Discovering that some of your favorite children’s stories are written by the same author is quite an incredible find. Contemporary classics such as: Jumanji, The Polar Express, and Zathura, to name a few, were all illustrated and written by Chris Van Allsburg.
Born June 18, 1949, in East Grand Rapids, Michigan, Van Allsburg was the youngest child of Richard and Doris Van Allsburg. He was an excellent student and due to his intelligence, when the time came, he was selected to be interviewed by an advisor from the University of Michigan, who would admit students then and there if they deemed fit for the university. Before his interview, Van Allsburg had not put too much thought into what he would like to study—always leaning towards math and science, but after a brief consultation with his academic advisor, he developed an interest for architecture and design.
Despite the fact that Van Allsburg had never taken an art class in his life, he was able to sway the advisor into believing that he had been studying the arts privately at home so he could focus on more strict academics in the classroom—landing him admittance into the College of Arts. Van Allsburg began his studies during the fall of 1967, and found himself overwhelmed by the challenges of being an art student without any substantial background knowledge, but soon he found his passion in sculpting. Van Allsburg would earn his arts degree in sculpting and graduated in 1972 and continued his studies at the Rhode Island School of Design.
Starting A Career
After finishing school, Van Allsburg settled down in Providence and continued sculpting and showing his works at exhibitions. At night, he would find himself making little drawings, and although they didn’t seem like art to him, Allan Stone—Van Allsburg's exhibitor—found potential in them. Eventually, they were exhibited at the Whitney Museum of Art in New York City. Van Allsburg's wife, an elementary school teacher, encouraged him to design storybook illustrations.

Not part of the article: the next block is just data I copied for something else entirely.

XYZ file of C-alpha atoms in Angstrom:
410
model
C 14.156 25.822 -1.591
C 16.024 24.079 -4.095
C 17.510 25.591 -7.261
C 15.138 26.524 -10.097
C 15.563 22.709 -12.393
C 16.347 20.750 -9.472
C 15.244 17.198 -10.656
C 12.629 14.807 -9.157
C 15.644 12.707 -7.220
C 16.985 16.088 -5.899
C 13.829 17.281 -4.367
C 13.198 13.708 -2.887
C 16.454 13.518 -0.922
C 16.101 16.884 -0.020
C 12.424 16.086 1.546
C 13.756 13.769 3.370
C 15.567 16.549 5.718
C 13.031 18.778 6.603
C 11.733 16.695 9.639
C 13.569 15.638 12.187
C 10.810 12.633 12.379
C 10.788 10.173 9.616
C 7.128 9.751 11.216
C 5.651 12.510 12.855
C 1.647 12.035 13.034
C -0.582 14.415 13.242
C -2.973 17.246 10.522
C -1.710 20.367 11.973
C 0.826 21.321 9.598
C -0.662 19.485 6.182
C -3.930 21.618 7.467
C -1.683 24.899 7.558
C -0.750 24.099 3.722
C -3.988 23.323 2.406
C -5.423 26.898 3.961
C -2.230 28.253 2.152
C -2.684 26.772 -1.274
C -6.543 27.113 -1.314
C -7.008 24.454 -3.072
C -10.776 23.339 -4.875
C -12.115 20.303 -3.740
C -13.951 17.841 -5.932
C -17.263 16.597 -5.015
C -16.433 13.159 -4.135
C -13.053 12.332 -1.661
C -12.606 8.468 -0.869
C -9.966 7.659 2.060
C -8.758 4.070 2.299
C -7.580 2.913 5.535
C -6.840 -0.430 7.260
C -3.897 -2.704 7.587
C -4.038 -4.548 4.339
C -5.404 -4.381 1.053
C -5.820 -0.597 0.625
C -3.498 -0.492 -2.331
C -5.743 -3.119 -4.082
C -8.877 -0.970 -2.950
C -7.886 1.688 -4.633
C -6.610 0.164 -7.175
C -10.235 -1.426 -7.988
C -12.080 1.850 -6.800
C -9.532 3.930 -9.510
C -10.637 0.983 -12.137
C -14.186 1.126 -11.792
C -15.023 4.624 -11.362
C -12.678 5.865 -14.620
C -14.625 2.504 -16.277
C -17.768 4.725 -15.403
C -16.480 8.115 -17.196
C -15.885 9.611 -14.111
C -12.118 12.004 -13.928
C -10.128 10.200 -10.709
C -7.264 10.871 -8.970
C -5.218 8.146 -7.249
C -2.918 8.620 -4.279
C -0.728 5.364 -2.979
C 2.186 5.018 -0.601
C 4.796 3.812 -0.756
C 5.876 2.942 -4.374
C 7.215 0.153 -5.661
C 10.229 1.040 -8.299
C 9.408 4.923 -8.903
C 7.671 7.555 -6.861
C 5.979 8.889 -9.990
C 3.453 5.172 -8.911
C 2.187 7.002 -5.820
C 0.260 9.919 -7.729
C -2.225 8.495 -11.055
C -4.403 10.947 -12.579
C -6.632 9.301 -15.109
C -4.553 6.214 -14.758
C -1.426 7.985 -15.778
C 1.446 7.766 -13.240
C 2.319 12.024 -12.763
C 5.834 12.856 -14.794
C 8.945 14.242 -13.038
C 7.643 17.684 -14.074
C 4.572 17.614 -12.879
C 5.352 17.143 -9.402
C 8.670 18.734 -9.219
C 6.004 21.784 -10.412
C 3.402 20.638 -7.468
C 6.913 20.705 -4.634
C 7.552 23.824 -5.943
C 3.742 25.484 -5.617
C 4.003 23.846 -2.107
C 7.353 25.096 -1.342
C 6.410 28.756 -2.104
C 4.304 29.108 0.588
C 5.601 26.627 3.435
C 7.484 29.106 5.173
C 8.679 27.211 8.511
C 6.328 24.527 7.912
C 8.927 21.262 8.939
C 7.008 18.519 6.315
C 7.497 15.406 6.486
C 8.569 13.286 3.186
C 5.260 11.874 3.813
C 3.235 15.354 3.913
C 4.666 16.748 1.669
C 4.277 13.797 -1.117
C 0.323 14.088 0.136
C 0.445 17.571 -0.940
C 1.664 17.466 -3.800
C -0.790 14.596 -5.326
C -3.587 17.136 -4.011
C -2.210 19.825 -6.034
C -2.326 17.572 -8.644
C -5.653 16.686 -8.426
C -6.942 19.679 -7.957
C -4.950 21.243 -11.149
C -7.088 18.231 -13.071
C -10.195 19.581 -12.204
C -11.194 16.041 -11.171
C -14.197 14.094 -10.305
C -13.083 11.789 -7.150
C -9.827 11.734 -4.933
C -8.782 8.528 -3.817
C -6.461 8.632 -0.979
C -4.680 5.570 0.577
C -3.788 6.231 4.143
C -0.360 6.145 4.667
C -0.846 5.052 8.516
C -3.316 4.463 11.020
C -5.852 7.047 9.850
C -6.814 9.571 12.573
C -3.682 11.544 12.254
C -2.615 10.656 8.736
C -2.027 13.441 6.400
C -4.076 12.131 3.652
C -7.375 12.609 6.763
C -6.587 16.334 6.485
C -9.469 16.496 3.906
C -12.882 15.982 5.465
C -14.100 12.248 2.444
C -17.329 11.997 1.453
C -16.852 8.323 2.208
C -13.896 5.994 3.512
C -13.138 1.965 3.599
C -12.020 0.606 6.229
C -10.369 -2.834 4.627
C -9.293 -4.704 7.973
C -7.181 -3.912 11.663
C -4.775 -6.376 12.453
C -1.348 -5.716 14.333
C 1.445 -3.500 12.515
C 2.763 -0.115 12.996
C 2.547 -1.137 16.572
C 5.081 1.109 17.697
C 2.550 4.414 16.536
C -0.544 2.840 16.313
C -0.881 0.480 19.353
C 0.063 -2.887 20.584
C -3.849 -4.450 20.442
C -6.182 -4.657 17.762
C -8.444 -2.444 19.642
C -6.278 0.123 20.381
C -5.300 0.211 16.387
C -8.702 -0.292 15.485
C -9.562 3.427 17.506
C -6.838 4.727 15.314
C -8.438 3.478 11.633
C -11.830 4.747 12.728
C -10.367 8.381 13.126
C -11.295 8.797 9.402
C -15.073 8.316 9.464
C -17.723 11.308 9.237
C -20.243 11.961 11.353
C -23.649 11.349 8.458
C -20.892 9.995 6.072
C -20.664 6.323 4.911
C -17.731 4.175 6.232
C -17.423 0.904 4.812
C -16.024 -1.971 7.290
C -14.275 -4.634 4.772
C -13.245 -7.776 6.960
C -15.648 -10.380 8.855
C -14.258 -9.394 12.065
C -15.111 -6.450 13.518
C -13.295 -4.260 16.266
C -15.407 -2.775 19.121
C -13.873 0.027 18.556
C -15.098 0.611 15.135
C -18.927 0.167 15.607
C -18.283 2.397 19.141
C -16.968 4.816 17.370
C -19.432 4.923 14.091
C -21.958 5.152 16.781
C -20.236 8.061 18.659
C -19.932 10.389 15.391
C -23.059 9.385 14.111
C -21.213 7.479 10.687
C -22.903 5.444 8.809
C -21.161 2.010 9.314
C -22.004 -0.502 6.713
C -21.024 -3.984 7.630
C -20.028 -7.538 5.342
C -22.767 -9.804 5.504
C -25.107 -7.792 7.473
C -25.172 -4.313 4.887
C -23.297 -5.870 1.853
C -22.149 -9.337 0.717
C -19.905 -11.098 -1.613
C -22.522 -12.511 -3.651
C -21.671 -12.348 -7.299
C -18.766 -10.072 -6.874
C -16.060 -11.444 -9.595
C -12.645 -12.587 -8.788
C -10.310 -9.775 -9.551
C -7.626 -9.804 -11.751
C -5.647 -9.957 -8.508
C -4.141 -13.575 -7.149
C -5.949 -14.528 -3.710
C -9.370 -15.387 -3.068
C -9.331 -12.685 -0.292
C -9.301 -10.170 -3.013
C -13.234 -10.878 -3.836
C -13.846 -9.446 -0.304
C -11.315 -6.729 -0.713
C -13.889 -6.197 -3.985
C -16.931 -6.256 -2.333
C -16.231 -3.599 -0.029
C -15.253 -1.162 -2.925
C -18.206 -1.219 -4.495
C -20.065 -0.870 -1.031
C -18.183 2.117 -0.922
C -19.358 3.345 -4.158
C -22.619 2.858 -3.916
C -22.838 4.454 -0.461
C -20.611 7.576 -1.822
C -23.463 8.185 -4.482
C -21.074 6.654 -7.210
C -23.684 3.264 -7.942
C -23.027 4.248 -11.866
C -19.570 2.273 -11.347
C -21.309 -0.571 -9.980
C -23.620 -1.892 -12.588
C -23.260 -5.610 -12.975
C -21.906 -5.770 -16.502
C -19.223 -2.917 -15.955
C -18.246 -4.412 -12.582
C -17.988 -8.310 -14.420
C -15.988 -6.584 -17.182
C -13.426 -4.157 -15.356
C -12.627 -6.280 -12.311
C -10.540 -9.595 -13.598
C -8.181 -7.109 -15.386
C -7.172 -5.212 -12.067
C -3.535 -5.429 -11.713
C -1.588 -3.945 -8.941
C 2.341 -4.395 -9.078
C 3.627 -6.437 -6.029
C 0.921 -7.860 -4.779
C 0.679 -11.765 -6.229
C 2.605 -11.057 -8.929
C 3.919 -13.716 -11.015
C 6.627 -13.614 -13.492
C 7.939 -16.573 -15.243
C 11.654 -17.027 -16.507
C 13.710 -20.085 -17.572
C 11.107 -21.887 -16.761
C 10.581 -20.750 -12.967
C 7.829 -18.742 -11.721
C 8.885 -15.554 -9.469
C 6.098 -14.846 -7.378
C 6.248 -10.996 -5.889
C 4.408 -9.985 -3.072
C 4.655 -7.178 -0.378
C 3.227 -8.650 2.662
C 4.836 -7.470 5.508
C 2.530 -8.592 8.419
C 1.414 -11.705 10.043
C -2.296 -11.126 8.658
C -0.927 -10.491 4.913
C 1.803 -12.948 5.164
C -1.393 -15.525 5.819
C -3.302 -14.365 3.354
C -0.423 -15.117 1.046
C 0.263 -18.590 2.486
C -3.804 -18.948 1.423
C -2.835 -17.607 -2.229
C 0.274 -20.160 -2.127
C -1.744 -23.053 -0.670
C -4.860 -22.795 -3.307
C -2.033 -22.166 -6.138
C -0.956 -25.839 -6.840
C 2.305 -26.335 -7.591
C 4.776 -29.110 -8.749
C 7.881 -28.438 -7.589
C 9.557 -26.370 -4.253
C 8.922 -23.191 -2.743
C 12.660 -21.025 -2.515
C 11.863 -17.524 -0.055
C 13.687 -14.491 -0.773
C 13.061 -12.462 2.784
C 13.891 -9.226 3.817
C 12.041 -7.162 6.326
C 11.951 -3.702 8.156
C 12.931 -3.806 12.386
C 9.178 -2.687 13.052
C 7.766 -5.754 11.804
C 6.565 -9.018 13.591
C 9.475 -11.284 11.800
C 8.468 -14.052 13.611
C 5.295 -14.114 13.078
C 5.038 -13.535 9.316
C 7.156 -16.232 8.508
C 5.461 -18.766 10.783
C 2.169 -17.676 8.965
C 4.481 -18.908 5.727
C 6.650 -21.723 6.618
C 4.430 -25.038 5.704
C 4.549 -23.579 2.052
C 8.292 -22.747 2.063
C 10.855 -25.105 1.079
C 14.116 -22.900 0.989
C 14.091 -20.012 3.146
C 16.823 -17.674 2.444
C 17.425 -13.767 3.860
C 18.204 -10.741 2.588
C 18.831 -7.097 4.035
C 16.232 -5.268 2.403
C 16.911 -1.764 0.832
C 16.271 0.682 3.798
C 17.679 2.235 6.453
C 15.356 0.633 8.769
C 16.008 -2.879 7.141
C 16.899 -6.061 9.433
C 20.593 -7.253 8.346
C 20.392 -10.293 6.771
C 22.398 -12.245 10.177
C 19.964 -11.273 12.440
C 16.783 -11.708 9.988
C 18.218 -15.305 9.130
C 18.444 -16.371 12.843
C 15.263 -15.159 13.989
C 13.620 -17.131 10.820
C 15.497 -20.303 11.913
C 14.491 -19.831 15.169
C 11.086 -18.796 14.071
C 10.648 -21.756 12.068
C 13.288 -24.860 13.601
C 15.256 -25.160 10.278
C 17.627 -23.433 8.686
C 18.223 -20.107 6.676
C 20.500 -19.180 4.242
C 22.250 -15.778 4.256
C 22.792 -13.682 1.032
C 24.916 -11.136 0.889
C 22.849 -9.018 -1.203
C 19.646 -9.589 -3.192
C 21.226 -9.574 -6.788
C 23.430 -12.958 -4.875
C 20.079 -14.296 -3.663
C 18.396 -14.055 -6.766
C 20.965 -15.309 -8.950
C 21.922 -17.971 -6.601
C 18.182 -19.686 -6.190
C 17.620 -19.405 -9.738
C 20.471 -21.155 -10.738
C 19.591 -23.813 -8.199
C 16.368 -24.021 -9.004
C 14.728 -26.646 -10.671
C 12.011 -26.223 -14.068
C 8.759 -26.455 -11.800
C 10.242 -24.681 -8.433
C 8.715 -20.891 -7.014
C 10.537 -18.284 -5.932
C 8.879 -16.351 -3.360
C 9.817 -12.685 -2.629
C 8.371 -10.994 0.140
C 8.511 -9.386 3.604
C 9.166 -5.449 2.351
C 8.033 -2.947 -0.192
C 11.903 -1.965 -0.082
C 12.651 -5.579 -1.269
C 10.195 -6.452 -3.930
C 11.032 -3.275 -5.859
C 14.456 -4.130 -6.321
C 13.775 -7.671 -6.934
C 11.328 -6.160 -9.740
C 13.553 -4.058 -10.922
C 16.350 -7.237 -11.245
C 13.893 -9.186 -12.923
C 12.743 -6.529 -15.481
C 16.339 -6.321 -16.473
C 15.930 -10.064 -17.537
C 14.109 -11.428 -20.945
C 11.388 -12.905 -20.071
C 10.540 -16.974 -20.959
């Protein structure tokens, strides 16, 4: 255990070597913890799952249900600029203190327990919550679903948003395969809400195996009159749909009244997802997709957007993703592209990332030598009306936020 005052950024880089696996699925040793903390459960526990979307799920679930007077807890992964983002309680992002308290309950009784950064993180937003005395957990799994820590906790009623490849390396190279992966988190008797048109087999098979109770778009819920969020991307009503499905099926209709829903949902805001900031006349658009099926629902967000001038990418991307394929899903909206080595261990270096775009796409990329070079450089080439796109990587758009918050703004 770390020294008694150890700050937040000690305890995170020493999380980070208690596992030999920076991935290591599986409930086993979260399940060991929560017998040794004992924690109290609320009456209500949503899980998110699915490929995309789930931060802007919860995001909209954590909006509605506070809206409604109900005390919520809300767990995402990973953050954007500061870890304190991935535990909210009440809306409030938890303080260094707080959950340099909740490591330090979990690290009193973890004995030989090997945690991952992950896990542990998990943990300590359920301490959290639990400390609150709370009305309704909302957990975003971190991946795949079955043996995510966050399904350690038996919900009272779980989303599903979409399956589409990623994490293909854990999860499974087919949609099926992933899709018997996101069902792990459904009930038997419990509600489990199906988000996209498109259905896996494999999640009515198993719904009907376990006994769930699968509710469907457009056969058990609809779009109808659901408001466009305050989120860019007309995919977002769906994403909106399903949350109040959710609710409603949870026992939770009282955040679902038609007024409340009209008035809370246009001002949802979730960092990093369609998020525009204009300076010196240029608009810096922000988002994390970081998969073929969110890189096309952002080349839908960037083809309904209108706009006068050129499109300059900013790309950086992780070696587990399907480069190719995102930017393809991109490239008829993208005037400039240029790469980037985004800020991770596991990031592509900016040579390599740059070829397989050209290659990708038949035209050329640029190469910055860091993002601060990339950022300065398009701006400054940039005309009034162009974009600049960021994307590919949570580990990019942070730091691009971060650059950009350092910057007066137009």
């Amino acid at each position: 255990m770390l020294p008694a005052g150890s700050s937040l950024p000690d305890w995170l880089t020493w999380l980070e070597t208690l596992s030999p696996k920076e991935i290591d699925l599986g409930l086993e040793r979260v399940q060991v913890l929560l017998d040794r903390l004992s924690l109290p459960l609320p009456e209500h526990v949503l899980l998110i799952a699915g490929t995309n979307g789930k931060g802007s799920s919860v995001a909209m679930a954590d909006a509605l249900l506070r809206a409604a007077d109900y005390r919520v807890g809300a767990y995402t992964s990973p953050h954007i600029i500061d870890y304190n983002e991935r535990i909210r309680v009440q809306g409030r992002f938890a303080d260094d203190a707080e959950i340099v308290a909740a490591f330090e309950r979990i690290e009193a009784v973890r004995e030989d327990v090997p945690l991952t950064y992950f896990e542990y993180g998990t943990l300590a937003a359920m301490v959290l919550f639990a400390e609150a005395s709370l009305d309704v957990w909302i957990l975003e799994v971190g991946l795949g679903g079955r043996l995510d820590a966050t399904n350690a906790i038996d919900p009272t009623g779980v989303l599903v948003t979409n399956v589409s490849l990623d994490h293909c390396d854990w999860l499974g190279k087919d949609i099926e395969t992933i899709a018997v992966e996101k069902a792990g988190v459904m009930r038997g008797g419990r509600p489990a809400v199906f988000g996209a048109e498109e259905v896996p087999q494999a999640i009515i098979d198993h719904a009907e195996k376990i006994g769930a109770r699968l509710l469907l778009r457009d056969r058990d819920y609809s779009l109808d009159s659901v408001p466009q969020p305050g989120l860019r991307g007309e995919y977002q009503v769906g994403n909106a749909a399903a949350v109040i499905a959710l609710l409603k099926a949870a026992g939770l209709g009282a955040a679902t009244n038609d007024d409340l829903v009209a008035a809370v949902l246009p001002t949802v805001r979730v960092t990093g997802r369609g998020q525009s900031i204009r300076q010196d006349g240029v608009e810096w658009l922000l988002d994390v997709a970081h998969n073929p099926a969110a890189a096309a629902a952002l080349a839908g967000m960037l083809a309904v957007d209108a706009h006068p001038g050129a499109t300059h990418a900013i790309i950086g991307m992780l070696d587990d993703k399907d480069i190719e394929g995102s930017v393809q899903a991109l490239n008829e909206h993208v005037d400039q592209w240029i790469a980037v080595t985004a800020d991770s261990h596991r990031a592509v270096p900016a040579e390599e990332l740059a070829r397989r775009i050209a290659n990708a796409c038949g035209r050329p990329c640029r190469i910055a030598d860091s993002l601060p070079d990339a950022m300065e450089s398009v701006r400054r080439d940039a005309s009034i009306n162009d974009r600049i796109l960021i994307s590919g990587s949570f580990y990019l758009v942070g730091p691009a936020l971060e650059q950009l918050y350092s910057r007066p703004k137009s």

Van Allsburg soon connected with Walter Lorraine, an editor at Houghton Mifflin Company, who thoroughly enjoyed his illustrations but wanted Van Allsburg to come up with his own stories to illustrate, rather than someone else’s. Van Allsburg accepted the challenge and in 1979 published his first children’s book, The Garden of Abdul Gasazi. He has since written and illustrated fifteen of his own books, as well as illustrated books for Mark Helprin.
Van Allsburg has been repeatedly recognized for his books, receiving awards such as the Caldecott Honor Medal and Caldecott Medals for both Jumanji and The Polar Express, as well as the National Book Award. He has undeniably made substantial contributions to children’s literature with his craft. See below for a brief selection of our collection on Chris Van Allsburg.
A Selection of Collectible Chris Van Allsburg Books
Jumanji tells the story of Peter and Judy, a curious set of siblings who set off in search for a cure for boredom, only to be face with real-life dangers of the jungle after begining to play an abandoned board game found in the park. Published in 1981 and received the Caldecott Medal the following year. Details>
The Polar Express
The Polar Express describes a young boy's trip to the North Pole on a train filled with other children and the magical "first gift" he receives from Santa Claus. This classic story rekindles the spirit of Christmas in audiences both young and old. Details>
The Wretched Stone
Told through the diary of Captain Allan Hope, The Wretched Stone narrates the happenings of Hope's crew, after bringing a glowing rock aboard the Rita Anne. Details>
Picking up where Jumanji left off, Zathura illustrates what happens to Danny and Walter Budwing, the unfortunate brothers who find the game that took Peter and Julie on an unforgetable adventure. Details>